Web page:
REVIEW and INTERVIEW
and the Case of the Missing Bottle
(P.I. Penguin Book 1)
and the Case of the Missing Bottle
(P.I. Penguin Book 1)
by Bec J. Smith
P.I. Penguin and the Case of the Missing Bottle is the first book in a new children's book series by Bec J. Smith and published by Aulexic, who specialise in books for children with language and literacy difficulties. The author joins me today for an interview and to share an excerpt from the book. You can also read my review. Also available: P.I Penguin and the Case of the Lost Little Penguin and P.I. Penguin and the Case of the Bell Tower Bandit.
The P.I. Penguin series is a collection of titles revolving around private investigator, P.I., and the mysteries and crimes he solves for his friends. P.I. is an adorable Australian Little Penguin and the books feature other Australian native animals as well as local Australian settings and interesting themes. The first book in the series, P.I. Penguin and the Case of the Missing Bottle, follows P.I.’s investigation into the disappearance of a favourite bottle for his bottlenose dolphin friend, Bella.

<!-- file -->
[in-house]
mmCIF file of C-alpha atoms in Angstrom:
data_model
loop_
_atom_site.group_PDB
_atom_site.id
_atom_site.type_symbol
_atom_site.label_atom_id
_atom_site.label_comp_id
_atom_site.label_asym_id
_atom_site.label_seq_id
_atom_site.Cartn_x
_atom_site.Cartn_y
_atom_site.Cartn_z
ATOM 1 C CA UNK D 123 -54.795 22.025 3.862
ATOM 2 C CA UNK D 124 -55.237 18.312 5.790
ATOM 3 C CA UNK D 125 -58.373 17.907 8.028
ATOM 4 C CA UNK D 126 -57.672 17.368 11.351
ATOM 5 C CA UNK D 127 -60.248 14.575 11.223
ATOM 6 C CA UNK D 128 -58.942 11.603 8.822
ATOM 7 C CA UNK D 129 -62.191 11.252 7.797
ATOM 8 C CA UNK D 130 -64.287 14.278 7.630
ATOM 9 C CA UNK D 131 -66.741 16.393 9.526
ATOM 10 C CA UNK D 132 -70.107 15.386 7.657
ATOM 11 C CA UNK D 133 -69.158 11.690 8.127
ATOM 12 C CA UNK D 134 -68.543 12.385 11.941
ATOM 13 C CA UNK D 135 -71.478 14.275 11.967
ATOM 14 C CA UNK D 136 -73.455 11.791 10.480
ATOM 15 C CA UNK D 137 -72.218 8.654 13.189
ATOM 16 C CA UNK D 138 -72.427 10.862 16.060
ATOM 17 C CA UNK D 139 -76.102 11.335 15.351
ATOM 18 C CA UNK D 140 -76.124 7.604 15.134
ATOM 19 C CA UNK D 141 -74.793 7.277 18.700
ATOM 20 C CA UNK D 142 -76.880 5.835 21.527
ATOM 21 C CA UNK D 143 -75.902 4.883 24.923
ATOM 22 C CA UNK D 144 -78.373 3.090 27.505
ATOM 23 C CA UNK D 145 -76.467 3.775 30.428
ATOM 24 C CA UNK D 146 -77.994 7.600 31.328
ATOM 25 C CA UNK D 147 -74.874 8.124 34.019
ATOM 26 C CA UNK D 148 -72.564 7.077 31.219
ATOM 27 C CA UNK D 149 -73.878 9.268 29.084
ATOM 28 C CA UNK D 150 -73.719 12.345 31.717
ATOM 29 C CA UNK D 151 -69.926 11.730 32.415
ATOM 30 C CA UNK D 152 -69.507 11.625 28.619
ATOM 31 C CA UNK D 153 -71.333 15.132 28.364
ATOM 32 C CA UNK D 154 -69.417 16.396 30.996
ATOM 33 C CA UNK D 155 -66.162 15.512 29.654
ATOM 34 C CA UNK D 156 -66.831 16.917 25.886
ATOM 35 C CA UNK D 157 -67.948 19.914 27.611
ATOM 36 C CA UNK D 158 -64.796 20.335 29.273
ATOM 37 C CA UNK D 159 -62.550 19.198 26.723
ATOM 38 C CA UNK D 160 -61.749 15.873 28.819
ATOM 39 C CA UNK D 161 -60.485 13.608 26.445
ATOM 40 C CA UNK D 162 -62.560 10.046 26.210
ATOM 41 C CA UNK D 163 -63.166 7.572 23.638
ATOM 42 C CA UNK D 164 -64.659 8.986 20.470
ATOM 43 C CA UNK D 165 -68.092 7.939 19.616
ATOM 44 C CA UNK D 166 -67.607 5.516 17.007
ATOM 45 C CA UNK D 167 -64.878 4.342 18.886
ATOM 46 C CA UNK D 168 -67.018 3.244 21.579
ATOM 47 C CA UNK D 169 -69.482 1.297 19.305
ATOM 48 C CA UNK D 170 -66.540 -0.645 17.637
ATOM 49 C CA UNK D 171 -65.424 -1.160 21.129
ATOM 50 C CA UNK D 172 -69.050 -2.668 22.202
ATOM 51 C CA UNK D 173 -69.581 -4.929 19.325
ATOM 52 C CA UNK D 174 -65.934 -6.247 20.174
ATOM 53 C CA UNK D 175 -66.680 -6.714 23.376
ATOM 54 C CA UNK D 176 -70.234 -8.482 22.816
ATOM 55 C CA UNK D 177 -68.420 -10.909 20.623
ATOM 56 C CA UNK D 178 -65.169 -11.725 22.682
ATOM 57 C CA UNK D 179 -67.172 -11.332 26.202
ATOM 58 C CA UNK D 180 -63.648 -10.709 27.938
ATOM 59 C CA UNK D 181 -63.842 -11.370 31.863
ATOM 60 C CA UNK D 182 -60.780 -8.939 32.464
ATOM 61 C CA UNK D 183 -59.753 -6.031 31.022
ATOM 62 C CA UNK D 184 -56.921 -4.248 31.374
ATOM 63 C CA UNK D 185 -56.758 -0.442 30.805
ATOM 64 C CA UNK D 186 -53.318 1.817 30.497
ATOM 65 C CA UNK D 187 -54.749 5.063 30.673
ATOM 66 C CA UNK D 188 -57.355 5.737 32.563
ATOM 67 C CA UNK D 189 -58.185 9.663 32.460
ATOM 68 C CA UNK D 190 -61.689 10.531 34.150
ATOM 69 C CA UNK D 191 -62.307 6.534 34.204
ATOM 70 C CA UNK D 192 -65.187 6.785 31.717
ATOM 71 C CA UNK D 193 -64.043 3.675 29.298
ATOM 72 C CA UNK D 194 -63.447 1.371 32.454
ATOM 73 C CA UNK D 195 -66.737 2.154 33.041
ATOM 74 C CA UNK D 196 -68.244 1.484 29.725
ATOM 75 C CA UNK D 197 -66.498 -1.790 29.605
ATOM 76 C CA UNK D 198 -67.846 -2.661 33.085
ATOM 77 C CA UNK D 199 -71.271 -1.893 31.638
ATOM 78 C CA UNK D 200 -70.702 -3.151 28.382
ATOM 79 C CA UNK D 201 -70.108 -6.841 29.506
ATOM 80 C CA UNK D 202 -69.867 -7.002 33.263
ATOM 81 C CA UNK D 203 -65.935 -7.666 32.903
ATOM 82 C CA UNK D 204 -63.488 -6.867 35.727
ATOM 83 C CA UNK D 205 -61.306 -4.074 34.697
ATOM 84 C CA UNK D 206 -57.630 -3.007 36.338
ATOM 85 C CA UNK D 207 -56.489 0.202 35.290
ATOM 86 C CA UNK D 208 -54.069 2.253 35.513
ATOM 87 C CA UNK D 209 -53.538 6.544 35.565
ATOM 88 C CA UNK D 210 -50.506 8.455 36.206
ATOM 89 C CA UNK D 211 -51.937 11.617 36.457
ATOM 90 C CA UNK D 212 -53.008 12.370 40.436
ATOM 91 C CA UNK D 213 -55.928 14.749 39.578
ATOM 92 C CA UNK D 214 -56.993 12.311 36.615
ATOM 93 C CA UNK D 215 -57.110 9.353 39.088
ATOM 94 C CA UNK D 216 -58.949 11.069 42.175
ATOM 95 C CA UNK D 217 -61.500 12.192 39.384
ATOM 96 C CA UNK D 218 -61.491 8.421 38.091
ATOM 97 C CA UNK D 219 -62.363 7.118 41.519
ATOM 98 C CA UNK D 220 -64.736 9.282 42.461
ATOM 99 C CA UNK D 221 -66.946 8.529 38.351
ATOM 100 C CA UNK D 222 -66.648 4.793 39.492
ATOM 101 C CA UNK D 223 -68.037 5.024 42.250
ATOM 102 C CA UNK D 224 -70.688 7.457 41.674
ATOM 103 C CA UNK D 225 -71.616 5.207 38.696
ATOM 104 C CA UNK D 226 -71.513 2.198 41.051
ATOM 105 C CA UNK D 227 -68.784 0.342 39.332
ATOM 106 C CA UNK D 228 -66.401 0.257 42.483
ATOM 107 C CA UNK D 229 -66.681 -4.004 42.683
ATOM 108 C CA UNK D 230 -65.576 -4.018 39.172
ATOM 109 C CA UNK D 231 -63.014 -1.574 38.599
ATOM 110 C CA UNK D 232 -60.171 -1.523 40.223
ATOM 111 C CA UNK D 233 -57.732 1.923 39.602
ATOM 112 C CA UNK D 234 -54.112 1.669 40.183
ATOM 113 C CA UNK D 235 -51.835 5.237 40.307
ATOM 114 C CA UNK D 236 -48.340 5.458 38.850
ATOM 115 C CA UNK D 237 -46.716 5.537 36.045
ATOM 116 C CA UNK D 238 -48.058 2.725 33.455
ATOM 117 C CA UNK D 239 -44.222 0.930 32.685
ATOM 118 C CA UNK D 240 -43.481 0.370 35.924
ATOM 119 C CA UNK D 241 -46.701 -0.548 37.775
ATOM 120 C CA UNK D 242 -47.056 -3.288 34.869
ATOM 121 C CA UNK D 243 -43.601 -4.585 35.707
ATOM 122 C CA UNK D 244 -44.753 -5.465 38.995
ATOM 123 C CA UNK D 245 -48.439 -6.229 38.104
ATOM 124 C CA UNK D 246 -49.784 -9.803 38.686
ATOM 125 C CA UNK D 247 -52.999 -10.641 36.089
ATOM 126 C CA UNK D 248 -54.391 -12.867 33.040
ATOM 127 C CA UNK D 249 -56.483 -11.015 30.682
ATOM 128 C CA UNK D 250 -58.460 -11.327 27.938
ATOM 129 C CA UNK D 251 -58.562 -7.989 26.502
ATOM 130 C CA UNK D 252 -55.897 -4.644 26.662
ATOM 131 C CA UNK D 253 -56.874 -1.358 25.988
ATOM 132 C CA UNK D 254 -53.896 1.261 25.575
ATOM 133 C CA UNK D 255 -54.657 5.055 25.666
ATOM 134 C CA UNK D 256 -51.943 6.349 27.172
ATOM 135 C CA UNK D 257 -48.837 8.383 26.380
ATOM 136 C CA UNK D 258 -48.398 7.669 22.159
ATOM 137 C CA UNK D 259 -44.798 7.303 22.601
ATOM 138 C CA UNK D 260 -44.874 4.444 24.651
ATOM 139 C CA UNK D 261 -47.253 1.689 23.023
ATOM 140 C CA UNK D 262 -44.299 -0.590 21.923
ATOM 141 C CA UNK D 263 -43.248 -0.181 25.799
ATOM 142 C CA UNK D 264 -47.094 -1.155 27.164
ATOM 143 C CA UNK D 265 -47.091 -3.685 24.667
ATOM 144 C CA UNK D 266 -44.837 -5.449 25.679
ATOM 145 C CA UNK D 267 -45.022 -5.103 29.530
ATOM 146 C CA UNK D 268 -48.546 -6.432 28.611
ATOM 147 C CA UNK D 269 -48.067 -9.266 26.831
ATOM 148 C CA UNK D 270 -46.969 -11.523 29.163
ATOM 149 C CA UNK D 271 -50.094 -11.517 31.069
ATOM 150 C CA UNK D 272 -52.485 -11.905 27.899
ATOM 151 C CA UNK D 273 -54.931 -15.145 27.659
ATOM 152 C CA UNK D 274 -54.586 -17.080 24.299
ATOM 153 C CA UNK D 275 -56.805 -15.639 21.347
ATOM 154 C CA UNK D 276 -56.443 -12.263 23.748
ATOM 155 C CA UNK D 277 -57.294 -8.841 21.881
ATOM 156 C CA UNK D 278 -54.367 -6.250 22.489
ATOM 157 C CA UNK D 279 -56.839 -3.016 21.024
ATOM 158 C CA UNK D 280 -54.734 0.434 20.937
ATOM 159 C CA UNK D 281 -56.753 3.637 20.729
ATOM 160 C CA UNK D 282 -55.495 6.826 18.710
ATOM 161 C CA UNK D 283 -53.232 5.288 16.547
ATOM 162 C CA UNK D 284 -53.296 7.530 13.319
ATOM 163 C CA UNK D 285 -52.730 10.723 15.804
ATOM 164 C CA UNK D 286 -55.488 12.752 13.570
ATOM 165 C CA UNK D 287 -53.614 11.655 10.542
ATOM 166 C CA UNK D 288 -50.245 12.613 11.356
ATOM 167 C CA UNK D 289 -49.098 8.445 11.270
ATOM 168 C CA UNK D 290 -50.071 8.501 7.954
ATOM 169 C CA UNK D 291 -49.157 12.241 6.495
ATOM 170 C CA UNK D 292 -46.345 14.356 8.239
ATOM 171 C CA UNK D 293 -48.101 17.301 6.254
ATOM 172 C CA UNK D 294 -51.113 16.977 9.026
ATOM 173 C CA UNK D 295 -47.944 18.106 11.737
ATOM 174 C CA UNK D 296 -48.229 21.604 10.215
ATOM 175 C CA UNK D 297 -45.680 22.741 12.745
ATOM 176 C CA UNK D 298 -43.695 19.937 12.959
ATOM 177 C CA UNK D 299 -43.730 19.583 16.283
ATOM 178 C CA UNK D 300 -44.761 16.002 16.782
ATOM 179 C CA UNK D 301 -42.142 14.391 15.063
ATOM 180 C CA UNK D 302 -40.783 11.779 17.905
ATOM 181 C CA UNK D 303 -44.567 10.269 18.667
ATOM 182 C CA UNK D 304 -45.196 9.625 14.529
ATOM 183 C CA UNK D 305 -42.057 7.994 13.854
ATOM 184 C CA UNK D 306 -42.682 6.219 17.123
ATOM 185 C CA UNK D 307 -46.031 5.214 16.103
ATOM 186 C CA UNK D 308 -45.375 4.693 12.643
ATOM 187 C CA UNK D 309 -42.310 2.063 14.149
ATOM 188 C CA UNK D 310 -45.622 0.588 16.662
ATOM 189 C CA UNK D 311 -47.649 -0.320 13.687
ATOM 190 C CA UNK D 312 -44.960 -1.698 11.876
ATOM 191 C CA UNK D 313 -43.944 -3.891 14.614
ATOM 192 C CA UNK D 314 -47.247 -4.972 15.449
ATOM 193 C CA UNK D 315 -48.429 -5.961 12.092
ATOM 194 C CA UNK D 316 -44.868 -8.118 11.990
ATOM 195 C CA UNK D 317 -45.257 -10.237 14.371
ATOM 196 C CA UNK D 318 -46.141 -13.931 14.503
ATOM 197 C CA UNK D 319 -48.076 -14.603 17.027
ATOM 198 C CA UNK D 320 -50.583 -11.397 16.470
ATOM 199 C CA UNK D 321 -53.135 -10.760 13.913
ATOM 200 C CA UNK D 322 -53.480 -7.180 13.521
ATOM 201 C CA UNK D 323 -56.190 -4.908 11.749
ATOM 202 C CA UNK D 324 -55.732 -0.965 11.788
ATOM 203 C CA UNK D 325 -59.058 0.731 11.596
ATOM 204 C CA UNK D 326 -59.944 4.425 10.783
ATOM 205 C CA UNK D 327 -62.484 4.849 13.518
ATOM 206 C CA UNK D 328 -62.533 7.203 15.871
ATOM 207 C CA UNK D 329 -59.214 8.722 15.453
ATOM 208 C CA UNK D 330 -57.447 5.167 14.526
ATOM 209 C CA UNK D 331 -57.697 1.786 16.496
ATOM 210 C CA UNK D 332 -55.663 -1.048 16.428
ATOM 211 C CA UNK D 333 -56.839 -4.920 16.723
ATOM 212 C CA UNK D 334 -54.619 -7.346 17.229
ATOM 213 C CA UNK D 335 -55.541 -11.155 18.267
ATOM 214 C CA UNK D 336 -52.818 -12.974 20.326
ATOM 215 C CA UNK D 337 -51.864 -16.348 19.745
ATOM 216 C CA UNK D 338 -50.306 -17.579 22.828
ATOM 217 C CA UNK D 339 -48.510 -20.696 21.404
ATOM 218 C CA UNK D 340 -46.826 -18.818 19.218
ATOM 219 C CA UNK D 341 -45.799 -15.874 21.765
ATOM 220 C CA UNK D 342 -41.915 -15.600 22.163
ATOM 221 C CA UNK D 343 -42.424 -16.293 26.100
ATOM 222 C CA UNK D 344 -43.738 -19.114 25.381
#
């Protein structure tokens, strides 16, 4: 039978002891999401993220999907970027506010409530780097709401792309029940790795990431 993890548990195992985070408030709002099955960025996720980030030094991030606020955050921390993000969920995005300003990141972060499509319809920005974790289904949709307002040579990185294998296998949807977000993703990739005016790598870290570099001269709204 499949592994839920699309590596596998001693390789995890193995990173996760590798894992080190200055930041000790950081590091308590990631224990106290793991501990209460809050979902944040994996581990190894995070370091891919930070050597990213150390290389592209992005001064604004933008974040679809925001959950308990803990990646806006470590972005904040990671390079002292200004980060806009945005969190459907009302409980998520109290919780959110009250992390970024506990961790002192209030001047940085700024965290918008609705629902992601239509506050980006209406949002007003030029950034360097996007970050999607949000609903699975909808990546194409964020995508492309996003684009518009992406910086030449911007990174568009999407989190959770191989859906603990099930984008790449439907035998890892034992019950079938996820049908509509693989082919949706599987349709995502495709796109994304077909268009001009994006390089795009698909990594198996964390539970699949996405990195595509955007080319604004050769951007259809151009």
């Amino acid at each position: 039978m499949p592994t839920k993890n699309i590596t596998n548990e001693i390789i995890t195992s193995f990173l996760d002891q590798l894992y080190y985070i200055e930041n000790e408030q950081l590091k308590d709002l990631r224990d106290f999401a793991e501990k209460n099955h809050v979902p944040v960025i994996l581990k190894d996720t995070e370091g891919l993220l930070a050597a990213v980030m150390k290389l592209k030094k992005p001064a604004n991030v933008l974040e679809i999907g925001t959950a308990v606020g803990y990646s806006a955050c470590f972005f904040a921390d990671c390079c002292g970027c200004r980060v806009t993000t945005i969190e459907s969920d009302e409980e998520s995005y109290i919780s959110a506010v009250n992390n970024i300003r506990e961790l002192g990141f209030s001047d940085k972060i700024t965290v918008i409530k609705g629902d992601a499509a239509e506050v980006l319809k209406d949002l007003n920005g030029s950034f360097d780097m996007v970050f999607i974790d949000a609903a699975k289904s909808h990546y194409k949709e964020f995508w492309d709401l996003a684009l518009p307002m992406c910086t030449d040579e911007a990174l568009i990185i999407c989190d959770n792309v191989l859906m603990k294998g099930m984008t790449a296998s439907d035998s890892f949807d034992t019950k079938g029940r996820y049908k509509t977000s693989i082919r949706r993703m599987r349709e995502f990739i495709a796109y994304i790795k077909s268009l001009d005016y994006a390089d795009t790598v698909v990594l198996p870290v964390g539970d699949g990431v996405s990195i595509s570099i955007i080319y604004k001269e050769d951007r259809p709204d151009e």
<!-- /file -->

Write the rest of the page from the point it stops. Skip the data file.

All of the Aulexic titles are especially formatted to support readers with language and literacy difficulties. They use the Dyslexie specialty font designed to ease reading and comprehension, particularly for people with dyslexia. The P.I. Penguin series also incorporates rich rhyme, meter, and vocabulary to keep readers engaged and enchanted. The full-colour illustrations are bright and vibrant, enthralling readers of all ages. The paperback editions are printed on high quality matte stock with pastel contrast that reduces glare and promotes a positive reading experience. The books create fabulous talking points in classrooms and offer parents and teachers an opportunity to share the joy of reading with the children in their lives.